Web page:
Live Through This
After weighing what we've learned from the celebrity press (now there's a reliable source), it seems clear that Courtney Love is an erratic wreck of a human being--and since having your husband blow his brains out isn't exactly a recipe for renewed mental health, she's likely to stay that way. Moreover, reports of her arrest for drug possession the day before Kurt Cobain's death and an article in the Los Angeles Times that alleged that she helped cover up what's now widely seen as Cobain's first suicide attempt (his overdose in Rome last month initially had been characterized as a "celebration" of his reunion with Love) are unlikely to endear her to a still-mourning rock public. Which is a roundabout way of saying that this album, the major-label debut of Love's longtime group, is apt to be either ignored by Cobain fans who see her as a leech or reviled by observers who hold her responsible for her marriage being a match made in hell. It deserves neither of these fates: Live Through This isn't a great album, but it's quite a good one. The majority of Hole's previous work had promulgated sheer rock noise to the exclusion of subtler musical moves, and while the latest album contains its share of grungy moments, it also varies tempos and volume in a manner that suggests Love had been listening to her Nirvana records before she went into the studio. The musicianship is sloppy and solid at the same time, Love's vocals (particularly on more challenging pieces such as "Softer, Softest") are varied and compelling, and the songs themselves, while hardly groundbreaking, hold up surprisingly well. There's no shortage of tabloid fodder here--the song "Asking for It" includes the lines "If you live through this with me/I swear I will die for you"--but there's also enough meat to justify Love's not infrequent overstatements. Those who are able to listen to the disc with an open mind will likely agree; those who think Courtney helped Kurt pull the trigger will put this in File 13, right next to their Yoko Ono collection.--Michael Roberts
Vauxhall and I
Longtime Morrissey fans won't find many surprises here. Once again, the confessional poet and sometime master song-craftsman bares his soul in lyrics such as "I am hated for loving/ Anonymous call, poison pen/Brick in the small of the back again/I still don't belong to anyone--I am mine." The trouble is, we know his soul very well by now. He is ours--a fact that leaves many of his latest verses seeming repetitious. Unfortunately, his current batch of self-professed habits, hangups and idiosyncracies (celibacy, distrust of others, repression) are the same ones that have wet his creative quill for the past twelve years. He's certainly capable of exploring new emotions: His work with the Smiths, as well as much of his early solo material, includes some of pop music's most honest and memorable lyrics to date. On Vauxhall and I, the honesty is still present, but whether or not it's memorable is another question. If you enjoyed Morrissey's literate expressions of emotional ambivalence and inner turmoil years ago, you may enjoy them now. It is doubtful, however, that you will still be intrigued by them. This album fits like an old shoe, but it's obviously time for a new pair.--Justin McLean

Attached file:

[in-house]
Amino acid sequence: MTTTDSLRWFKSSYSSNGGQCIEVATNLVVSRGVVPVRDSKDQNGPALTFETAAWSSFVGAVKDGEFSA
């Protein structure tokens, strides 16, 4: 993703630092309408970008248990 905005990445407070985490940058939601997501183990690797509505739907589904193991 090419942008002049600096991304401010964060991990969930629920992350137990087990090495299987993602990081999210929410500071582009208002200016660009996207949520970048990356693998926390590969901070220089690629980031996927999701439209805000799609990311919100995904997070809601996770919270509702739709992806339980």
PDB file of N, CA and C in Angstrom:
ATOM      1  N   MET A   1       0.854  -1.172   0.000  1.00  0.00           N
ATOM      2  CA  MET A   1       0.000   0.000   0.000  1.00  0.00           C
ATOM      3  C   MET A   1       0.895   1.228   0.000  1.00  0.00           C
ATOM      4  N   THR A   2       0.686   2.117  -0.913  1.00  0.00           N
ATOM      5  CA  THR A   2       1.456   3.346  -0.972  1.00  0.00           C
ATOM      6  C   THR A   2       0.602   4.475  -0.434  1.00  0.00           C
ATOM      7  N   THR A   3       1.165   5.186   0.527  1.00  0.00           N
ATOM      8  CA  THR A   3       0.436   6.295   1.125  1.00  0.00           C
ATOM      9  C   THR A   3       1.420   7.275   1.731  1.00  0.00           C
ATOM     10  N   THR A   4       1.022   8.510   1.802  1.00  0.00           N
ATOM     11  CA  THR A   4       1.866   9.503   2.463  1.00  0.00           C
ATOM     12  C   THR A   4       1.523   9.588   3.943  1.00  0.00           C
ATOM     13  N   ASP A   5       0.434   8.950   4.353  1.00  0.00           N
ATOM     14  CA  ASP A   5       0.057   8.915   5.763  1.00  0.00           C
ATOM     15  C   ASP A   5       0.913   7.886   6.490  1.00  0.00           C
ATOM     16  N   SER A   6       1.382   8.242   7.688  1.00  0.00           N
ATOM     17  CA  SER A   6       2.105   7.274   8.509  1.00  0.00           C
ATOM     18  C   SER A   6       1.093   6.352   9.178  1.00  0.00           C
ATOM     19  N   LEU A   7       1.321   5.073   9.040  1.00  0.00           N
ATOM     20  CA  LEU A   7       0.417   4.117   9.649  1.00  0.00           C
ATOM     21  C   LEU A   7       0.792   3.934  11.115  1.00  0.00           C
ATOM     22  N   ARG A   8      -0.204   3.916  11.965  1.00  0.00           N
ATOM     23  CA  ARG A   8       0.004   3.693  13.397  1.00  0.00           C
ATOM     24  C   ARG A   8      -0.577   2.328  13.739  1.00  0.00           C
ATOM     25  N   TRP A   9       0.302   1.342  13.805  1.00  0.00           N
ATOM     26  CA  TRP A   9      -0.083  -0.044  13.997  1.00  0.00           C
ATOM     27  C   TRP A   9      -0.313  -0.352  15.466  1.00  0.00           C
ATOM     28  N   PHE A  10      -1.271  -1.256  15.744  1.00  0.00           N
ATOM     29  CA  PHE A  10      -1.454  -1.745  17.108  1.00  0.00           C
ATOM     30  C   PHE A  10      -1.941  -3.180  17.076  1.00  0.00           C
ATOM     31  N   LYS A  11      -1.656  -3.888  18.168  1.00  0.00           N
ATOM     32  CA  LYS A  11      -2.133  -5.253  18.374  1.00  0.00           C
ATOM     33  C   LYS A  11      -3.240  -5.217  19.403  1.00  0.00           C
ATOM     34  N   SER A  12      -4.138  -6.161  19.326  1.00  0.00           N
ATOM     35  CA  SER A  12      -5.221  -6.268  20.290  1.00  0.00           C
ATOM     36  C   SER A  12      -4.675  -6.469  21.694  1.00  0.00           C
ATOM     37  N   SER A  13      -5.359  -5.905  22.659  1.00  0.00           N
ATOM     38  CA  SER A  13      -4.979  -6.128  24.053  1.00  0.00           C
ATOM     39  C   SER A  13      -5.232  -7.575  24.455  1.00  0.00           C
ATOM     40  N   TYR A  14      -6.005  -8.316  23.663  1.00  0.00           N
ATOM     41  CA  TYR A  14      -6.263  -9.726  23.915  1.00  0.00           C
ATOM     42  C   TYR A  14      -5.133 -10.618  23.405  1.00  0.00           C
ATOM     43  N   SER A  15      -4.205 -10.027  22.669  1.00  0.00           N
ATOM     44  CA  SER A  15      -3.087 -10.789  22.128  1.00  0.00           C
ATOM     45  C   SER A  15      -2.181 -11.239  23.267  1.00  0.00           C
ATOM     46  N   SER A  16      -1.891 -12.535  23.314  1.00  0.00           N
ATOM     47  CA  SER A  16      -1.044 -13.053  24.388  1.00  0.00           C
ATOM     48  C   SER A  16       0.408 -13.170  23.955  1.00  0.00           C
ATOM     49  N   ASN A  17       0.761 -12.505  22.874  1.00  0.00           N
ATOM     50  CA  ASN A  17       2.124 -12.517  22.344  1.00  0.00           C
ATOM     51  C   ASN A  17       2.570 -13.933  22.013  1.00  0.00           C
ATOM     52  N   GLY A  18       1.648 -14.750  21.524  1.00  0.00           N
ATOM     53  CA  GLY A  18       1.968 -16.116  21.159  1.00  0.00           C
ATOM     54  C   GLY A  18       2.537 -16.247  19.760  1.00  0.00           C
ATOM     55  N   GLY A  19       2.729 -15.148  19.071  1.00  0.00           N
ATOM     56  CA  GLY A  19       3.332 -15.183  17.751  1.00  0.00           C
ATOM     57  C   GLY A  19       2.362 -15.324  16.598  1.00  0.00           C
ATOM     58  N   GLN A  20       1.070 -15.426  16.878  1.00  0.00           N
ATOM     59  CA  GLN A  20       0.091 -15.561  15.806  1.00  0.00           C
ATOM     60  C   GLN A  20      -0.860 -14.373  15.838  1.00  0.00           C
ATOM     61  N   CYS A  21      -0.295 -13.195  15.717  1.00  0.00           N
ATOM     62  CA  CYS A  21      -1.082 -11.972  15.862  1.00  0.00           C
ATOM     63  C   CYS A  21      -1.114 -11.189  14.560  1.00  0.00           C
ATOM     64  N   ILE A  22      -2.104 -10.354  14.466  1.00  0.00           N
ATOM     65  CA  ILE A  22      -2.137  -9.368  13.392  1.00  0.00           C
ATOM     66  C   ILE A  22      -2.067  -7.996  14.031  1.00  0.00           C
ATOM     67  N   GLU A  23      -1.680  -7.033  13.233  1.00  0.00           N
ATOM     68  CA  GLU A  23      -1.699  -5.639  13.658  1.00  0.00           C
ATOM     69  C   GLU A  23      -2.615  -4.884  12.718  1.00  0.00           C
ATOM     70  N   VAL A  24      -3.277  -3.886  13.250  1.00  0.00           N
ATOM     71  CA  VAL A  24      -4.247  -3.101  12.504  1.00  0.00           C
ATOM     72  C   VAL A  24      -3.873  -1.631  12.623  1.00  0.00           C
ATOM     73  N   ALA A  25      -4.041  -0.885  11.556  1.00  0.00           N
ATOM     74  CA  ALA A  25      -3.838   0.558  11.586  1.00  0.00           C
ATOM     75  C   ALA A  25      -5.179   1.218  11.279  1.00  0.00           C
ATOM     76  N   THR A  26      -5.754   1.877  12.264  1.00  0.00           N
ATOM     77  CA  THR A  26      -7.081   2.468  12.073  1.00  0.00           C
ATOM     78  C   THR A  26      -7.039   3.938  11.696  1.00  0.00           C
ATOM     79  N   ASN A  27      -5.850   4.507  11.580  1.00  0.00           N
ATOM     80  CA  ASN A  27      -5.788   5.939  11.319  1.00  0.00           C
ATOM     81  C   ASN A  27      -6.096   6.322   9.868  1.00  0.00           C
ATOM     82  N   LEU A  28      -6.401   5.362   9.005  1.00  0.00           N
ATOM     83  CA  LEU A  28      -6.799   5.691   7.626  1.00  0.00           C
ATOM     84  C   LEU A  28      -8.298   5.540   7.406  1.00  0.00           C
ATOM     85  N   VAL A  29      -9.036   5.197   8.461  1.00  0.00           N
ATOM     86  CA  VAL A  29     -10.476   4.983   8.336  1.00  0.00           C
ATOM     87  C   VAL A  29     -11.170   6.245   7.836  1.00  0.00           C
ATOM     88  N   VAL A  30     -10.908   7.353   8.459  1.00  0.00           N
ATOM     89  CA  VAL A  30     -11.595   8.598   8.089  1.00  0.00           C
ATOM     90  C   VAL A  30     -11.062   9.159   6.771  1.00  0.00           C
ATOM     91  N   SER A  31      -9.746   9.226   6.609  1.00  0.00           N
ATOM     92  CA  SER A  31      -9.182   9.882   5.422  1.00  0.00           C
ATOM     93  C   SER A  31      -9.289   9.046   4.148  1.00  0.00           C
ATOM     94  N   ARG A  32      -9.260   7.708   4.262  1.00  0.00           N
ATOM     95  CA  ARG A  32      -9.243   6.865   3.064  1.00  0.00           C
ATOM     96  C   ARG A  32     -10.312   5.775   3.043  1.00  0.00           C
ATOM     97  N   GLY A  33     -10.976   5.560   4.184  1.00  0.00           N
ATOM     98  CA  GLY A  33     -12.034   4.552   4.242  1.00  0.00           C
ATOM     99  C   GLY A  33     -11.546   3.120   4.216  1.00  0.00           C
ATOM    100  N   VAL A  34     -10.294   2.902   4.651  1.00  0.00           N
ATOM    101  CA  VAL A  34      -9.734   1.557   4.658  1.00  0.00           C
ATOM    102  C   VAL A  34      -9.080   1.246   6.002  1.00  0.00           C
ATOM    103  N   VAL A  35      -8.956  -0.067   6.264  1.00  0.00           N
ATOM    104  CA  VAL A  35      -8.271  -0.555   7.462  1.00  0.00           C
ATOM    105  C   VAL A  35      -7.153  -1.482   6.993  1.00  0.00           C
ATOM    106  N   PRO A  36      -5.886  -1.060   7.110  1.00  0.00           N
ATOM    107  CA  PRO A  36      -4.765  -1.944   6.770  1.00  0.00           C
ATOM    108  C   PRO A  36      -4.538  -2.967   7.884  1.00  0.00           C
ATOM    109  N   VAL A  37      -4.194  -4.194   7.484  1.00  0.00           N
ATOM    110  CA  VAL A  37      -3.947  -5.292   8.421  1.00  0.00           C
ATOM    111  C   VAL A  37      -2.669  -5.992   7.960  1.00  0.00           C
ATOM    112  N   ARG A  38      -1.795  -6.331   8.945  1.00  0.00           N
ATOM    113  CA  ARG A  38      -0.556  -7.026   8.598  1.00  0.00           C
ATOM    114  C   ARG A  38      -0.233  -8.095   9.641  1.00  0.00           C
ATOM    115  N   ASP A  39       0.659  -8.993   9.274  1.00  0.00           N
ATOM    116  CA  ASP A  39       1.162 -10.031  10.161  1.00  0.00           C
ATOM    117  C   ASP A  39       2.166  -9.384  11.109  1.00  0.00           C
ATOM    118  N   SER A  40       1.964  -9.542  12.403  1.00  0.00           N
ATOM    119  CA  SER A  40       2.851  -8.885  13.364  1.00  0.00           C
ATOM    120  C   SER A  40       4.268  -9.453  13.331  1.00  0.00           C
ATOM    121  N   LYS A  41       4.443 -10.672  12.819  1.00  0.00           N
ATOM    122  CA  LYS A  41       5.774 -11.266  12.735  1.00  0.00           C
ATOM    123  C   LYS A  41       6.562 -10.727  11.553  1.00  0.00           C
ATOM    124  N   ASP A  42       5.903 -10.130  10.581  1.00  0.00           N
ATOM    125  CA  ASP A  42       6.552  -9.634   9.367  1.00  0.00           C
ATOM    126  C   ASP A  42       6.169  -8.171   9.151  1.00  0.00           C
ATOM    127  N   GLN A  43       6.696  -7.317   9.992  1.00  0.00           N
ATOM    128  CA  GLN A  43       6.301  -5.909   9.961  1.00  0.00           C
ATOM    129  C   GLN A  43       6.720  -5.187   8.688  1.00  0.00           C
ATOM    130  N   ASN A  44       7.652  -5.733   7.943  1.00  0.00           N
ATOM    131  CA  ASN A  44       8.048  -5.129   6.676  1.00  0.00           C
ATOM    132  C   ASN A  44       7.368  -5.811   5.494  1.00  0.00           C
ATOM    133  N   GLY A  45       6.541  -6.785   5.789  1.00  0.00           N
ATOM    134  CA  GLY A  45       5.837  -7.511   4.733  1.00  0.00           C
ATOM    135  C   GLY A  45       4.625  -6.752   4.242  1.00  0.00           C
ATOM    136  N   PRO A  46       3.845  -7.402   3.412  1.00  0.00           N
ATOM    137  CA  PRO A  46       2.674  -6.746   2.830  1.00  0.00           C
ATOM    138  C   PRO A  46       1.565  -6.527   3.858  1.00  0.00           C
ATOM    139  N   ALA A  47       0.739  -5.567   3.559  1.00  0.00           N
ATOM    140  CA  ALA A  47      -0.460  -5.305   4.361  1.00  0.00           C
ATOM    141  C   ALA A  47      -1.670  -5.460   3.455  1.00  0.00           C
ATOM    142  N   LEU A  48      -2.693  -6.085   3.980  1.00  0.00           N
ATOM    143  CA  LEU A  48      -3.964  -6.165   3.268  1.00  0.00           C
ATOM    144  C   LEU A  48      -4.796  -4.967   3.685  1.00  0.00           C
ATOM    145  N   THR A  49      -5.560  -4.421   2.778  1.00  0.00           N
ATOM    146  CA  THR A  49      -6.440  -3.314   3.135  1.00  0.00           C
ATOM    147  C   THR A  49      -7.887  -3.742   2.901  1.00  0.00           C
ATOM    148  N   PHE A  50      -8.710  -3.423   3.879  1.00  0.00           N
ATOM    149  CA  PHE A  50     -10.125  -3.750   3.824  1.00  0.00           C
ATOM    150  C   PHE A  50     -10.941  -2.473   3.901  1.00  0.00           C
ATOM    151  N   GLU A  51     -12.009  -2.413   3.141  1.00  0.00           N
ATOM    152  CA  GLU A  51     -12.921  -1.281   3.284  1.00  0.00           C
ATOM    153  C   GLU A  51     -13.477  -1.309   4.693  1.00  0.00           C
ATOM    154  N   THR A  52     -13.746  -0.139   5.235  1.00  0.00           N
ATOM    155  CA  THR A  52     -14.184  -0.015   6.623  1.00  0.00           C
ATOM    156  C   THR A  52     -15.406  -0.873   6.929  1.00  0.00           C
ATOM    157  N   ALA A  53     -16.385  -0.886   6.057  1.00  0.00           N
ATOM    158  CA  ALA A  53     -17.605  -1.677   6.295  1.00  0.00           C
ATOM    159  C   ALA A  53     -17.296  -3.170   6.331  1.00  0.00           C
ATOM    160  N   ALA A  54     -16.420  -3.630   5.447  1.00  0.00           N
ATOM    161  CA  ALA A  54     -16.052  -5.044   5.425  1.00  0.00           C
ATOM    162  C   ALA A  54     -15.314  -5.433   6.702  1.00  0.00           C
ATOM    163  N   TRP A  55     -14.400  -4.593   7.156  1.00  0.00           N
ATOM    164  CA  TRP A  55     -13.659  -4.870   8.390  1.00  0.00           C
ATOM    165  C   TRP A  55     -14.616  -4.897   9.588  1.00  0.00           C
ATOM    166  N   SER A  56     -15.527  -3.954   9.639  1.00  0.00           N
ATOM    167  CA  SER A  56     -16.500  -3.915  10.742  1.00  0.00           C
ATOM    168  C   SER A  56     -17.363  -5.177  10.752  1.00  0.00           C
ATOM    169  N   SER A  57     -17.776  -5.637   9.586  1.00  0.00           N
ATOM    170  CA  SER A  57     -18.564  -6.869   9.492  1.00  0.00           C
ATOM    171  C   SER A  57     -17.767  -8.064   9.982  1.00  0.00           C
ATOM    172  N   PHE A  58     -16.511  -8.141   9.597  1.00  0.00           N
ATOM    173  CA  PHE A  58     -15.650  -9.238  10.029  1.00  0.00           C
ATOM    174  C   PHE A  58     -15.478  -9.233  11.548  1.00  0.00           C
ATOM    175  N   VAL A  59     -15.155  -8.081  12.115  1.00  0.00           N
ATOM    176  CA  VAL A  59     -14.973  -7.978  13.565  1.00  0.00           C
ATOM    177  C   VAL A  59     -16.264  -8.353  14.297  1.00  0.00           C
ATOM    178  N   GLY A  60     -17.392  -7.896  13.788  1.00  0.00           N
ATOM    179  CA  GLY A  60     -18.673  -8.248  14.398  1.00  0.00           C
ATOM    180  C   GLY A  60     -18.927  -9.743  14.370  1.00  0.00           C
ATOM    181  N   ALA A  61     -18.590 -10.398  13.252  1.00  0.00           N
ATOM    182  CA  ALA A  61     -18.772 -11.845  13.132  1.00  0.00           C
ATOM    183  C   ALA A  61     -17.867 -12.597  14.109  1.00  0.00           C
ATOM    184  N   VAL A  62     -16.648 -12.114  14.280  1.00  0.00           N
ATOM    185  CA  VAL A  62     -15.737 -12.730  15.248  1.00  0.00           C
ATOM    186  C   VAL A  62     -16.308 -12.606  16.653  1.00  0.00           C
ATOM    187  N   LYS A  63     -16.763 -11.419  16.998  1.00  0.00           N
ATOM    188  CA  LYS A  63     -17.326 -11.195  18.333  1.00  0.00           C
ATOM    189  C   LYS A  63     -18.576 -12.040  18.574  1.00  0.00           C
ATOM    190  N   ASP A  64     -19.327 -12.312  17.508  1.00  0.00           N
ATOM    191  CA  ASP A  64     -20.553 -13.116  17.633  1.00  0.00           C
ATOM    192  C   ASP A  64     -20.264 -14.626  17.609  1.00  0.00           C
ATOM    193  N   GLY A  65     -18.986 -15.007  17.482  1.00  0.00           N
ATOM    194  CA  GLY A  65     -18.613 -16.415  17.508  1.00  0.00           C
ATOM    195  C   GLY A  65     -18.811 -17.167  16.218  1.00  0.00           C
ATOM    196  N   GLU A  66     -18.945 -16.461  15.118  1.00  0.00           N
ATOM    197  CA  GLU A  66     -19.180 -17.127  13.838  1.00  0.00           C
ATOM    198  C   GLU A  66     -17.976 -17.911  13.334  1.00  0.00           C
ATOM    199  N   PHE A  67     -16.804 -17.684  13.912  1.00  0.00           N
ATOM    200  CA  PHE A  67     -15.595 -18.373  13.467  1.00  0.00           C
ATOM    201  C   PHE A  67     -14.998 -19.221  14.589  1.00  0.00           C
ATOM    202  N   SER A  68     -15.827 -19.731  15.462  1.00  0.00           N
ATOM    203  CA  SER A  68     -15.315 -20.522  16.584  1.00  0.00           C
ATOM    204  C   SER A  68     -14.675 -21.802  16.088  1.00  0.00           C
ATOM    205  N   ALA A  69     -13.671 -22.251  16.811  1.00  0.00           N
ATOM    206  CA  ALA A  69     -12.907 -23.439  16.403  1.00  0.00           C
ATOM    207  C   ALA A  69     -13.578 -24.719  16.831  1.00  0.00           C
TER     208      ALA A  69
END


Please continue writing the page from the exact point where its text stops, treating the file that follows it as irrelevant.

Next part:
This is country music rooted in the Appalachians of the early twentieth century, when performers used traditional instrumentation, spare arrangements and singing that came straight through the nose in the service of simple yet timeless sentiments. As that description implies, it's also music that has virtually nothing in common with the majority of C&W fodder that's being snapped up by urban cowpokes these days--which has a lot to do with how fresh, vital and real it sounds. DeMent's sturdy near-yodel is the focus of each of these songs, most of which she's written in a style that shucks commercial considerations in favor of emotion as bare as a centerfold's backside. Her tales of heartbreak ("Calling for You," "No Time to Cry") are stark, her youthful reminiscing ("Childhood Memories") precise and evocative, and her taste in covers (Maybelle Carter's "Troublesome Waters," Lefty Frizzell's "Mom and Dad's Waltz") shows a healthy disregard for trendiness. In spite of her presence on a major label, DeMent will likely remain a cult figure, known and beloved by a bare handful of listeners in comparison to today's crossover country stars. But in fifty years her music will still sound beautiful, and most of theirs will still sound like shit.--Roberts
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